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President Uhuru moves to reduce cost of electricity

NATIONAL
By Macharia Kamau and Allan Mungai | September 30th 2021

 

President Uhuru Kenyatta receiving Report from the Presidential Taskforce on review of power purchase agreements [Courtesy]

President Uhuru Kenyatta made changes to his Cabinet, overhauling the leadership at the Energy docket by reassigning the Cabinet Secretary Charles Keter and Principal Secretary  Joseph Njoroge.

The changes were announced after a meeting between President Kenyatta, Mr Keter,  Njoroge and the Presidential Task Force on Review of Power Purchase Agreements (PPAs) amid public outcry over rising power costs.

The changes also come at a time of uneasiness at the Kenya Power, with the unceremonious exit of Chief Executive Officer Benard Ngugi and the board under probe by the Ethics and Anti-Corruption Commission (EACC) over alleged wars over tenders and interference in management affairs.

But the elephant in the room that might have triggered the exit of the CS and PS is the task force report that President Kenyatta wants implemented within three months to cushion Kenyans from high cost of living.

Among the recommendations by the John Ngumi-led team is the reduction of the cost of electricity to Sh16 per unit (kilowatt hour/kWh) from Sh24 per unit. This would translate to 33 per cent drop within four months and as such, it is expected the cost of electricity will come down by a third by the end of this year.

Inside sources said the CS and PS were moved after they communicated their reservations about the practicality of the recommendations by the task force.

The source told The Standard that the President decided to bring in a new team to deal with the matter.

“The public has been faulting the government on the state of affairs in the energy sector and the new team is expected to deal with this as a priority,” said the source.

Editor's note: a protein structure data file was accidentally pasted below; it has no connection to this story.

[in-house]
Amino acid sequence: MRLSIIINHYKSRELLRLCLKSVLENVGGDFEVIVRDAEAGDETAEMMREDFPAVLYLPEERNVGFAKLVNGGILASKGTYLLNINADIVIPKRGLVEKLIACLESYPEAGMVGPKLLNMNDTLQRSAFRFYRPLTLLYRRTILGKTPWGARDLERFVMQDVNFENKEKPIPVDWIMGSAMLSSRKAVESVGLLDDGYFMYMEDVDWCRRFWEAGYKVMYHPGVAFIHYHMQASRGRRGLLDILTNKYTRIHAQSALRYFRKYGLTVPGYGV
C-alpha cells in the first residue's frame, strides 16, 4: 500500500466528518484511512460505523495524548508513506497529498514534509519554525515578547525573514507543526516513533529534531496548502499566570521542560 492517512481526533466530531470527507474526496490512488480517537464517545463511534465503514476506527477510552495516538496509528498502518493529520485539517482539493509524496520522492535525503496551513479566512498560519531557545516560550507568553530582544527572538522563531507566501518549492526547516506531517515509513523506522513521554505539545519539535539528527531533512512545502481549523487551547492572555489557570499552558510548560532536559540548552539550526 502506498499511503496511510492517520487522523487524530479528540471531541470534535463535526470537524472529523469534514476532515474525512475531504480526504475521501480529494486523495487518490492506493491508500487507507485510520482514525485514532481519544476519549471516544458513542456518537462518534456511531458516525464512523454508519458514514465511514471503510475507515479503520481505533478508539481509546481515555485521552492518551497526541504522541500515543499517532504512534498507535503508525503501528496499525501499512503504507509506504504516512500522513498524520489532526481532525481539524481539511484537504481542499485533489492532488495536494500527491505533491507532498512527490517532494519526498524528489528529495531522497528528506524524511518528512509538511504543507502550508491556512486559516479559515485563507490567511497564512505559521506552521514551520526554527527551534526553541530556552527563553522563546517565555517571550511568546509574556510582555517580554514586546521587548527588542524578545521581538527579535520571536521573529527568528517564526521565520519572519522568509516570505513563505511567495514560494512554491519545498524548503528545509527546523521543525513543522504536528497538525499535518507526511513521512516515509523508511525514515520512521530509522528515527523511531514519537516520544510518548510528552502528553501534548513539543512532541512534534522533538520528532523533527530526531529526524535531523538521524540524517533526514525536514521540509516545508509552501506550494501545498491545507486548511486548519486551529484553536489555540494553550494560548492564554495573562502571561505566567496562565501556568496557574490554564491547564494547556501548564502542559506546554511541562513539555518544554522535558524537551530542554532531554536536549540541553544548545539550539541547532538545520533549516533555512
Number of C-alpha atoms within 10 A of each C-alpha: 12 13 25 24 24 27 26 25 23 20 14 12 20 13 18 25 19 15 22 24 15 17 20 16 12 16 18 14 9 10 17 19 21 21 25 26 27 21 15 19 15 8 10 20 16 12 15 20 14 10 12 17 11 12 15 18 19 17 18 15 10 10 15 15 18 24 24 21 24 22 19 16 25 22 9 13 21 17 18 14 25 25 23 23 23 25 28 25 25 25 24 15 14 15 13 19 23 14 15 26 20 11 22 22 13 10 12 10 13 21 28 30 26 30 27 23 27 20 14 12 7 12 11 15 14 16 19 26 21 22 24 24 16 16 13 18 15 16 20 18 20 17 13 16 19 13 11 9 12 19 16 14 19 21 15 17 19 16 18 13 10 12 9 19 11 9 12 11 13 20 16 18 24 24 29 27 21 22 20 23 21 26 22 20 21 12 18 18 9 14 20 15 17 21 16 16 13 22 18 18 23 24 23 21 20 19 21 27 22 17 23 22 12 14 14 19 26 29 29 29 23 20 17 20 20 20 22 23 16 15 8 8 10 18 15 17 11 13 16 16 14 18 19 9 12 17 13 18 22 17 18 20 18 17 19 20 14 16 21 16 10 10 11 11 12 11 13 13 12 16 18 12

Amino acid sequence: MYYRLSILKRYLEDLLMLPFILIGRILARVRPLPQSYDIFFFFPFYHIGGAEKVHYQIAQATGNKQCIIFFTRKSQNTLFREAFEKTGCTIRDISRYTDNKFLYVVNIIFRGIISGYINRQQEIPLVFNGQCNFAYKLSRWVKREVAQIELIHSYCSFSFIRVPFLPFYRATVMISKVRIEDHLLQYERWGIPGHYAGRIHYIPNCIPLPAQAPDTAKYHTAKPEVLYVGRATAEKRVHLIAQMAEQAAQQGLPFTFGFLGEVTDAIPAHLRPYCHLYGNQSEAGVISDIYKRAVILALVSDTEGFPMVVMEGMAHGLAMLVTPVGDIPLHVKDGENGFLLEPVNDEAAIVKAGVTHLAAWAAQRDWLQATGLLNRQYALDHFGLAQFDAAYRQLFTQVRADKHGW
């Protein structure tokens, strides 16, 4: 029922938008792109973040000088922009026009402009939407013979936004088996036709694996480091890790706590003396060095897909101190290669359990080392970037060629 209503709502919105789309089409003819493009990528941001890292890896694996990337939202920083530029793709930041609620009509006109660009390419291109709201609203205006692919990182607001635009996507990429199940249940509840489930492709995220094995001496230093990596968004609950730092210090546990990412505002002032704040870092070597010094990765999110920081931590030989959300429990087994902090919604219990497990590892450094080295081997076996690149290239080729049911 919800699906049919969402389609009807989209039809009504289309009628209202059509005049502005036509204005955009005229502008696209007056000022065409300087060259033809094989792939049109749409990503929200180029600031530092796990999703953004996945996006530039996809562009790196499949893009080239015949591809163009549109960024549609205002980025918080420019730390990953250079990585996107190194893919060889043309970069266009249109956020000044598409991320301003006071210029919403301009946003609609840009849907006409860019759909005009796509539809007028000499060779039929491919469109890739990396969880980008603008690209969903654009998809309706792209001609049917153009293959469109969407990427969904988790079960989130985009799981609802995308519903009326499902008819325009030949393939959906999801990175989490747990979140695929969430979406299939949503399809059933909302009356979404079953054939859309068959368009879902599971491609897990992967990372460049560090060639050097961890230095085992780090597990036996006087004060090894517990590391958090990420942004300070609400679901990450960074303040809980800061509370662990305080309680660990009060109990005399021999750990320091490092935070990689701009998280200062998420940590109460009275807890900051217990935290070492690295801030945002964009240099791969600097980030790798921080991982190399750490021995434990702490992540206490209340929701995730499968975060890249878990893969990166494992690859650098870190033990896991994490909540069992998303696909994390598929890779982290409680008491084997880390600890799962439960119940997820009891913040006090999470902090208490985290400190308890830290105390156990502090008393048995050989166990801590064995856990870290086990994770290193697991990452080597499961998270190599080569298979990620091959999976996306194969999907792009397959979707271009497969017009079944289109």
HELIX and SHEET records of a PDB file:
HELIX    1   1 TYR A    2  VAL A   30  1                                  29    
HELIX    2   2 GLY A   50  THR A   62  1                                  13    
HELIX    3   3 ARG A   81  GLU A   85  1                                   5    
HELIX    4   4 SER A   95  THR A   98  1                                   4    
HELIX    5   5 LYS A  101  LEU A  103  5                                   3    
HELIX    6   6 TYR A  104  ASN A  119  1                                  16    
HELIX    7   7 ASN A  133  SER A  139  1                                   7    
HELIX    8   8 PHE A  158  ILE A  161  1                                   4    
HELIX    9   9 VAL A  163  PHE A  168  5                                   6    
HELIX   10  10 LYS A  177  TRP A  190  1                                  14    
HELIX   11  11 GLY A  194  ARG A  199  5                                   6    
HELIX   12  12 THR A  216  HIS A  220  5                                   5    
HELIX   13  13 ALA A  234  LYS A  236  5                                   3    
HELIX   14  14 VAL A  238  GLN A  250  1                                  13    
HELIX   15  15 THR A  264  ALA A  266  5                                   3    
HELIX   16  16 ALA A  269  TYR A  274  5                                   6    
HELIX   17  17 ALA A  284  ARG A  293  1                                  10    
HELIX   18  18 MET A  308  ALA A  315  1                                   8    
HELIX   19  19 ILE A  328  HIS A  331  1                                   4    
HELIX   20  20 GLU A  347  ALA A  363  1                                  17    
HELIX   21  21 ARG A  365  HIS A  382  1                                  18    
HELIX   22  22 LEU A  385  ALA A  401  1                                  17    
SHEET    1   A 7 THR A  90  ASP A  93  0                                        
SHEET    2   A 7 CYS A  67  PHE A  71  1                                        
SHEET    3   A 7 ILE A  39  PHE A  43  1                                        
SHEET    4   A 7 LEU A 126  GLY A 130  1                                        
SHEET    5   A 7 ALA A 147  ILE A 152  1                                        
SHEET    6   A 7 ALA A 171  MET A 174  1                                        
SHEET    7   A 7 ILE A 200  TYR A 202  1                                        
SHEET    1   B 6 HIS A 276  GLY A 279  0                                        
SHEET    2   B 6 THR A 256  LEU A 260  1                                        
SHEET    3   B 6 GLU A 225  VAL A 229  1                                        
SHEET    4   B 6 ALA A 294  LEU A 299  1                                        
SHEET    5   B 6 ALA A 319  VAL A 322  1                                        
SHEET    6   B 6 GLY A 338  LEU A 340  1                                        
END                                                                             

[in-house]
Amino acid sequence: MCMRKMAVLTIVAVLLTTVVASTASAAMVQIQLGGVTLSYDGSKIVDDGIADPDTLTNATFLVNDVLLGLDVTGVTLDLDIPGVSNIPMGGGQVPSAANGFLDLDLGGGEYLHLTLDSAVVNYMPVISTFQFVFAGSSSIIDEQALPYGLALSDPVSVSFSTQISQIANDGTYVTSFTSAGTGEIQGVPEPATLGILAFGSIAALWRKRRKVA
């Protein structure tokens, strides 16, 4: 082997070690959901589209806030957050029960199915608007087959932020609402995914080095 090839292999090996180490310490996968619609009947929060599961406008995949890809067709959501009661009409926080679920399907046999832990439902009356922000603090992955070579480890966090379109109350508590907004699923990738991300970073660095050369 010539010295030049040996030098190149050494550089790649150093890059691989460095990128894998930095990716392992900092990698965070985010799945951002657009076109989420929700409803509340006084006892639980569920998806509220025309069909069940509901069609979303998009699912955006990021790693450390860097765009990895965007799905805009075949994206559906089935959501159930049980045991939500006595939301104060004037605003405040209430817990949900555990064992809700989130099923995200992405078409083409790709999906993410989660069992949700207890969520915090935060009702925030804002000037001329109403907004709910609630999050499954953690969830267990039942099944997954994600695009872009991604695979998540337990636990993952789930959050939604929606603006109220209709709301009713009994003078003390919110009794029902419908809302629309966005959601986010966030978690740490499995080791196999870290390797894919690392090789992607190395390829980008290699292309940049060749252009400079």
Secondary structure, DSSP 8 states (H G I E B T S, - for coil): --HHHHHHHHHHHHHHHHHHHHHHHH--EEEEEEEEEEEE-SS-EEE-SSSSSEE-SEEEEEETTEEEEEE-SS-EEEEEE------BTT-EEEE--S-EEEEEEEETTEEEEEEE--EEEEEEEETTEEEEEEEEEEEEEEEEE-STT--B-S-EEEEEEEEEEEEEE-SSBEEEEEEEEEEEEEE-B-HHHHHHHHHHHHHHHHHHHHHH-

The task force that was set up in March to review agreements between the Kenya Power and the Independent Power Producers (IPPs), with aim of bringing down power costs.

The recommendations will be implemented by Dr Monica Juma who was until yesterday the Defence Cabinet Secretary and the new PS Maj Gen (Rtd) Gordon Kihalangwa.

Keter will take over at the Ministry of Devolution, whose Department of Arid and Semi-Arid Lands (Asal) was moved to the Ministry of Public Service and Gender. Eugene Wamalwa now takes over the Defence docket.

Njoroge has been reassigned to the State Department for Transport.

“(The Presidential action) better orientates portfolio responsibilities with both national development plans as well as the needs of citizens, and introduces functional changes that shall make the relevant Ministries and State Departments more efficient and better able to deliver superlative services to the public,” said State House Spokesperson Kanze Dena-Mararo.

Labour CS Simon Chelugui also lost the departments of Special Programmes and Senior Citizens Affairs.

Prof Margaret Kobia gets two new departments under her ministry. Besides Public Service, Gender, and Special Programmes, Kobia will also oversee the Department of Senior Citizens Affairs and Asal.

Othes PSs moved are Solomon Kitungu, who goes to the State Department for Public Works, while Nelson Marwa will handle Senior Citizens Affairs as well as Social Protection and Special Programmes.

Juma will be under pressure to ensure that the cost of electricity is reduced. The Ngumi task force has recommended that Kenya Power renegotiates contracts it has signed with IPPs. This, State House said, would be done to “to secure immediate reduction in PPAs tariffs within existing contractual arrangements.”